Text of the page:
But in Mississippi as elsewhere, some people would actually be worse off under the Carter plan. These are the convoluted extended families -- three generations in a household is not uncommon -- which exceed Carter's cutoff of seven members to a family. By combining a number of benefits -- supplemental pay for the aged, blind and disabled, and food stamps allotted by family size -- many actually fare better now.
The household of Mariah Camp is an example. Camp is 89 and lives with her daughter, Verna Jimmerson, and Jimmerson's eight children in a federally subsidized brick housing project in Belzoni. With its sturdy, painted walls, its bedrooms and kitchen, it is a palace compared to many Belzoni shacks. Camp gets old age assistance; two of her grandchildren, classified as moderately retarded, get supplemental learning-disability benefits, and the family gets $194 a month in free food stamps. The total assistance is $9,108 a year for the family of 10.
Under Carter's proposal, Verna Jimmerson and six of her children could file as a unit of seven. Mariah Camp could file separately. But the total, including the learning-disability benefits, would still come to only $8,700. The family would lose $400.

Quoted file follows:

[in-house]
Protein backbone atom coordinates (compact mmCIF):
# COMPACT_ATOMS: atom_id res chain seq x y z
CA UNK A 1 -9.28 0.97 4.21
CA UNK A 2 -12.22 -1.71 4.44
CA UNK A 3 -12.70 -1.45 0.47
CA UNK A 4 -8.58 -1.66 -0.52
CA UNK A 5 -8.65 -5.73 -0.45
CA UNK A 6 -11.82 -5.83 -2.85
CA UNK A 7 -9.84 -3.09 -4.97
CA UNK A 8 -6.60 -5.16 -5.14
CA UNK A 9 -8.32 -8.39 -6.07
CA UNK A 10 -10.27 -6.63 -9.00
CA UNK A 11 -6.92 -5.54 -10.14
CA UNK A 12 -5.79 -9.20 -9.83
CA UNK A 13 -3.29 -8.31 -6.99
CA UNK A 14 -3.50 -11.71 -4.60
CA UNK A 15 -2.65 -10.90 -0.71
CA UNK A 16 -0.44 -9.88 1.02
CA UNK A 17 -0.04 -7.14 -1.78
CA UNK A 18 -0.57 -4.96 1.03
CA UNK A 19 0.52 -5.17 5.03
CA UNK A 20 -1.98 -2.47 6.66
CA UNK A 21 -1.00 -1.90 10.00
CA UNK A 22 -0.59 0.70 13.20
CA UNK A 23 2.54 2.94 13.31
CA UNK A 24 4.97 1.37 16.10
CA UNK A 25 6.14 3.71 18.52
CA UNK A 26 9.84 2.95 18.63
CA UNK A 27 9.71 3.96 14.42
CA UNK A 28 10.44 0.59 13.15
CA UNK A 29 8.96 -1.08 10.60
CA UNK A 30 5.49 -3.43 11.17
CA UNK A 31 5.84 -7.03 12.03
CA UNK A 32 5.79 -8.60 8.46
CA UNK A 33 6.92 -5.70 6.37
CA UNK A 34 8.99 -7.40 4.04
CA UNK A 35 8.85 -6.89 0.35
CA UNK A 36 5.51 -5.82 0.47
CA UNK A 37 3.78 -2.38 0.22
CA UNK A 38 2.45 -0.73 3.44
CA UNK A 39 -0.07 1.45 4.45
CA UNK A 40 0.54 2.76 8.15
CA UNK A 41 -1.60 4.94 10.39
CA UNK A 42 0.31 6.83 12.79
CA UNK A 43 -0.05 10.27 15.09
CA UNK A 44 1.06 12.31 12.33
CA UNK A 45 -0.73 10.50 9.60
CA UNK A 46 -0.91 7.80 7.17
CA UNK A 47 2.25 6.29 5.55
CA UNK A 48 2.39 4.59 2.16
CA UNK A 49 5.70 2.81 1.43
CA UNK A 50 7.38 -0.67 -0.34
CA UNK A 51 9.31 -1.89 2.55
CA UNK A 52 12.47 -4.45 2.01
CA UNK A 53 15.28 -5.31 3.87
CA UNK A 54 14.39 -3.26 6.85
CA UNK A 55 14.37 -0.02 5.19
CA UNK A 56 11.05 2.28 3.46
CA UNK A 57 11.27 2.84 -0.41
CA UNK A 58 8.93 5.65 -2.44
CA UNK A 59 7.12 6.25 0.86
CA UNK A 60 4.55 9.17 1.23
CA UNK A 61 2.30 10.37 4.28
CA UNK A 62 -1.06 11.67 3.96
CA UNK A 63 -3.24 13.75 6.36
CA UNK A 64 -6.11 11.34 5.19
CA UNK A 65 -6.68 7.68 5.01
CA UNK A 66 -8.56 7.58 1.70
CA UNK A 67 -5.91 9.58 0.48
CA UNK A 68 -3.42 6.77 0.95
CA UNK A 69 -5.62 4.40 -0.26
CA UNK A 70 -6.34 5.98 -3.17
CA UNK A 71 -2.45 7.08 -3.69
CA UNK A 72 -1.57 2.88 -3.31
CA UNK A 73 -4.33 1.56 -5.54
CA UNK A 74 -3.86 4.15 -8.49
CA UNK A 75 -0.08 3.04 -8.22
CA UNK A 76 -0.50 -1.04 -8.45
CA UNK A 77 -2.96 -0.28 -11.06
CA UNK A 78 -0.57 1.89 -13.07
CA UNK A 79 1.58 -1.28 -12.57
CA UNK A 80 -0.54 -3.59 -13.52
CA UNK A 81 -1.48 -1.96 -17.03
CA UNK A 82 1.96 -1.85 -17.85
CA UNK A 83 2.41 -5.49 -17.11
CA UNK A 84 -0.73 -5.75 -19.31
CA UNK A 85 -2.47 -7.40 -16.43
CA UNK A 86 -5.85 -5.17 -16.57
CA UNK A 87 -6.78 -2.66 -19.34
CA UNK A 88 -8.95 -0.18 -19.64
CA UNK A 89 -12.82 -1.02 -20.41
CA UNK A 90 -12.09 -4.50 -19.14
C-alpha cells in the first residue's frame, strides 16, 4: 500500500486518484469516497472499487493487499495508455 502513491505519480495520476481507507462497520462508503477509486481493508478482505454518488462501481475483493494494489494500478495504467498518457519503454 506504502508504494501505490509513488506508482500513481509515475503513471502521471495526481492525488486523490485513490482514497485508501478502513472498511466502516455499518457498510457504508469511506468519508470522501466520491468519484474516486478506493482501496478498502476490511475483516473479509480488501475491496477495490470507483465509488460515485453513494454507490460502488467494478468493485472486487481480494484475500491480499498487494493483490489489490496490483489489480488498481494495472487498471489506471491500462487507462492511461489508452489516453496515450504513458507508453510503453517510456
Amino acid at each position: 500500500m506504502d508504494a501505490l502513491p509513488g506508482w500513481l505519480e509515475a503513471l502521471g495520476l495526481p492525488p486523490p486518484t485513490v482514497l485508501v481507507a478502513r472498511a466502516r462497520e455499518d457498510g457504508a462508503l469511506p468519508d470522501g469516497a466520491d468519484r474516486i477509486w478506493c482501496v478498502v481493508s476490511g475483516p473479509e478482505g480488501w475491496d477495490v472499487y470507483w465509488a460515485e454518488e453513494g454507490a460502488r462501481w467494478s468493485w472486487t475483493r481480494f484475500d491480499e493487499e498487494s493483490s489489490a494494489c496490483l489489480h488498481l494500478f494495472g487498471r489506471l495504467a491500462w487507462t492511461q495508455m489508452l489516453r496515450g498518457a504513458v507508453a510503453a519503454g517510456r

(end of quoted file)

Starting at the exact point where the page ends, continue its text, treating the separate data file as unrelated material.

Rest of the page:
In New York, where current benefits under the large program of Aid to Families with Dependent Children (AFDC) plus shelter payments for a typical family of four total $5,712 annually, families would definitely be hurt under the Carter plan if there were no supplemental state payments. Administration planners assume that states with supplemental benefits would continue them. But in Mississippi, where there is neither the political nor social climate for such state help, the extended family could suffer, admits John Todd, a planner for the Department of Health, Education and Welfare.
"But we feel we are giving the money to the family that really needs it, say a mother with four children and no grandmother, income or anything," he says.